What are the Different Types of Woodworking Saws

They say a bad workman blames his tools. However, you never want this phrase to apply to you if your hobby is woodworking. Unfortunately, it could apply if you don’t use the best types of woodworking Saws. Any top-notch carpenter, joiner, or furniture maker knows that using the correct type of woodworking saw is crucial for producing a high-quality finish.

Man Using Hand Saw

To the untrained eye, woodworking saws look like incredibly simple tools. Each has a handle and a piece of bendy metal with sharp teeth. But newbie joiners and carpenters easily get confused trying to figure out which type of hand saw they need. And trying to figure out woodworking terms like “saw taper,” “nib,” “toe,” “saw nut,” “kerf,” and “rake” can make choosing the best woodworking saw thoroughly confusing.

If you are new to woodworking, don’t worry. This article explains the various types of woodworking saws. You will also get handy tips for choosing the best hand saws and woodworking electric power saws.

Types of Woodworking Saws

Woodworking saws are typically divided into two categories — woodworking power saws and hand saws.

Power saws are ideal for cutting large pieces of wood and making straight cuts in timber. In many cases, power saws remove much of the labor associated with being a skilled woodworker.

However, hand saws can tackle woodworking jobs that power tools cannot. For example, you need hand saws for cutting moldings, dowels, dovetails, and other intricate cuts.

Woodworking Power Saws

Let’s look in detail at the seven essential power saws for woodworking that can make cutting wood easier.

Table saw

A table saw is an essential power saw in every workshop. The saw consists of a motor-driven circular saw blade. This is held in place by a fixing mechanism, and the height of the ripping blade can be adjusted to the wood’s thickness. It is also possible to adjust the table saw to cut at angles.

The most common use of a power table saw is to rip or crosscut wood by cutting it lengthwise. This kind of saw is perfect for making long cuts in wood panels like MDF, hardwood, and plywood.

Typically, a table saw is expensive and is a significant investment for a DIY enthusiast or beginner.

Circular saw

A circular saw is a handheld power saw that cuts through wood quickly. The saw has a circular blade — hence the name — and is typically used for crosscutting. The advantage of a circular saw is that it does the job of two types of hand saws in one — a miter saw and a handheld saw.

Investing in a circular saw is a good start for beginners. The saw does a similar job as a table saw but costs a fraction of the price. Additionally, you can easily use the saw to make angled cross cuts or rip through large sheets of plywood.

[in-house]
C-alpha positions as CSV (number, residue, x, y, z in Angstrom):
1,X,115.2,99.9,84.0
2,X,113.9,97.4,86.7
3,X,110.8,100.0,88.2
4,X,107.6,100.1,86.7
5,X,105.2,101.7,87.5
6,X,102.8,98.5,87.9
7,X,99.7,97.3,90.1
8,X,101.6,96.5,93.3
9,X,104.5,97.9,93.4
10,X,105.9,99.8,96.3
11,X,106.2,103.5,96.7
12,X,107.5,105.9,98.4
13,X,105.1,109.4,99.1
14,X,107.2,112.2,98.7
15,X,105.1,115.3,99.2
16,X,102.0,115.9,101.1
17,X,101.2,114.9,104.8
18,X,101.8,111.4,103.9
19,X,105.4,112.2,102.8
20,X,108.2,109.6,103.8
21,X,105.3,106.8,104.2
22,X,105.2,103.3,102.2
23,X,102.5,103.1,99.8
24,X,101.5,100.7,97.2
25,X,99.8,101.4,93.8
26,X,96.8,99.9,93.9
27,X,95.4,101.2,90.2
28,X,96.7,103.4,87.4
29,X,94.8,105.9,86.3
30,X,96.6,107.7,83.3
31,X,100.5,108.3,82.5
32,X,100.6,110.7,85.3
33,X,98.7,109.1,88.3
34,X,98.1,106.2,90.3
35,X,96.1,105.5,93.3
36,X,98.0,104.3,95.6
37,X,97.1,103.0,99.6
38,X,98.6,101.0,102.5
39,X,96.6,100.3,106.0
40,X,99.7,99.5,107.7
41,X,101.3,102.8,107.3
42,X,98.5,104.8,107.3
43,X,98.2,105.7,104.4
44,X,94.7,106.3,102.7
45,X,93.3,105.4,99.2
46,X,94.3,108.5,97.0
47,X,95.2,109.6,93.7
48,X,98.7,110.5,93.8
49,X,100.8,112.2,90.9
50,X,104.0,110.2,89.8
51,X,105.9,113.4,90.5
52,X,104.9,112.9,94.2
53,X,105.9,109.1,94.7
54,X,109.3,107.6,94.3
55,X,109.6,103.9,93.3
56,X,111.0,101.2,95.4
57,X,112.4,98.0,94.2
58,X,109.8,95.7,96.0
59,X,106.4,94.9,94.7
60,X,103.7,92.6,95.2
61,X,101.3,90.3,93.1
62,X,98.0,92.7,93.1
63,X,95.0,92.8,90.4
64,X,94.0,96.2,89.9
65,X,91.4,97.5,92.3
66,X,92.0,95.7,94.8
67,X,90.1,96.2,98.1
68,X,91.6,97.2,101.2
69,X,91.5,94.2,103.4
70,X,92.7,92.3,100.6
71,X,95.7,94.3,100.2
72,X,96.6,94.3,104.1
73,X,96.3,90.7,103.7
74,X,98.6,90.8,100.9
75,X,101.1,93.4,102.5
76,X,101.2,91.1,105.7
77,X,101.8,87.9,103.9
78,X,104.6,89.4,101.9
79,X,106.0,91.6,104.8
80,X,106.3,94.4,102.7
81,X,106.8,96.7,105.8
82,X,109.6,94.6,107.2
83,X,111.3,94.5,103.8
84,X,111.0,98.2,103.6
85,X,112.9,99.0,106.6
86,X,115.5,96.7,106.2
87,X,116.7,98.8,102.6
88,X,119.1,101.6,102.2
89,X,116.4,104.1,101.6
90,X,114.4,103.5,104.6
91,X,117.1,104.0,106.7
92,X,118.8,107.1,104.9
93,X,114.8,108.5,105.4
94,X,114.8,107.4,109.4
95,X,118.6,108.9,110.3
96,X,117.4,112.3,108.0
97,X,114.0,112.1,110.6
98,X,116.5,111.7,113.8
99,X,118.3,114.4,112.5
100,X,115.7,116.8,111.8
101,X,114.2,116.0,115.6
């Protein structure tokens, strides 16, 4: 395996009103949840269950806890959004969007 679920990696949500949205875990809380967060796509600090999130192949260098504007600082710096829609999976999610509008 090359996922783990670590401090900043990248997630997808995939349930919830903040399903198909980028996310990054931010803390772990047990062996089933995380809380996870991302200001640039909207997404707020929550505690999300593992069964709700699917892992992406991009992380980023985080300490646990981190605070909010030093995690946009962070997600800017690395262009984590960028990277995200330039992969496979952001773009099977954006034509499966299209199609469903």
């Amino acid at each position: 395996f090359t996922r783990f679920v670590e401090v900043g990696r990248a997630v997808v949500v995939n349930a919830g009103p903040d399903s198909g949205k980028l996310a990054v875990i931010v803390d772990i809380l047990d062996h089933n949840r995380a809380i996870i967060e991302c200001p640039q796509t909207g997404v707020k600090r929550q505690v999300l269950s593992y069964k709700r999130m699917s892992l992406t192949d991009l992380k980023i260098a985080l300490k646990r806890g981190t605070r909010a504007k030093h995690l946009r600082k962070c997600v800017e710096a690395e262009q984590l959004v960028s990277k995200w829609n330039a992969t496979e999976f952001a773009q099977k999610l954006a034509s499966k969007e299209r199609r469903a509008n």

A bandsaw is a common power tool in large woodworking workshops for cutting large chunks of wood in perfectly straight lines. This type of woodworking saw has a blade which is a continuous blade that spins around two or three wheels. The saw blade consists of fine teeth and can be used for cutting most types of wood. However, the cutting depth is limited to a few inches.

An advantage of cutting wood with a bandsaw is that there is no kickback. This feature can make a bandsaw somewhat safer than using a table saw.

Because of its size, a stationary bandsaw is typically for professional carpenters, joiners, and commercial carpentry, where large volumes of timber, plywood, and MDF boards are involved.


Investing in a jigsaw is a must for anyone starting out in woodworking. These versatile woodworking power saws are handheld saws with a blade that moves up and down and a flat base that sits on the surface. Jigsaws are ideal for various cutting jobs because there are multiple grades of blades for different finishes.

One of the best uses for a jigsaw is its ability to make curved cuts. For example, coarse-tooth blades are suitable for rough cutting. However, fine-toothed blades are helpful for cutting veneer and laminate boards.  Because they are lightweight and easy to handle, they are a perfect cutting tool for DIY enthusiasts.

It’s good to note that a jigsaw is not only for wood. By changing the blade, you can cut through ceramics, plastic, tile, and metal.

Reciprocating saw

types of woodworking saws-Reciprocating saw

A reciprocating saw is a handheld woodworking power tool with a small blade that moves back and forward. The reciprocating motion (push and pull) allows the user to cut through large pieces of wood quickly. This type of woodworking power saw is typically used in construction and demolition.

Also called a Sawzall, a reciprocating saw can be an invaluable piece of equipment when tackling large jobs. However, this type of saw is rarely used by regular joiners or carpenters.

Miter saw

A miter saw is an excellent piece of woodworking equipment if you need to make precision angle cuts. This type of power saw is ideal for precision cuts when creating frames, installing moldings, or other types of miter cuts. It is also suitable for making bevel or dual bevel cuts.

A miter saw consists of a circular saw mounted to an adjustable arm on a heavy steel base. You can adjust the angle to your need and then lower the blade to make the cut. The beauty of this saw is that it makes various types of cuts at almost any angle with precision and ease.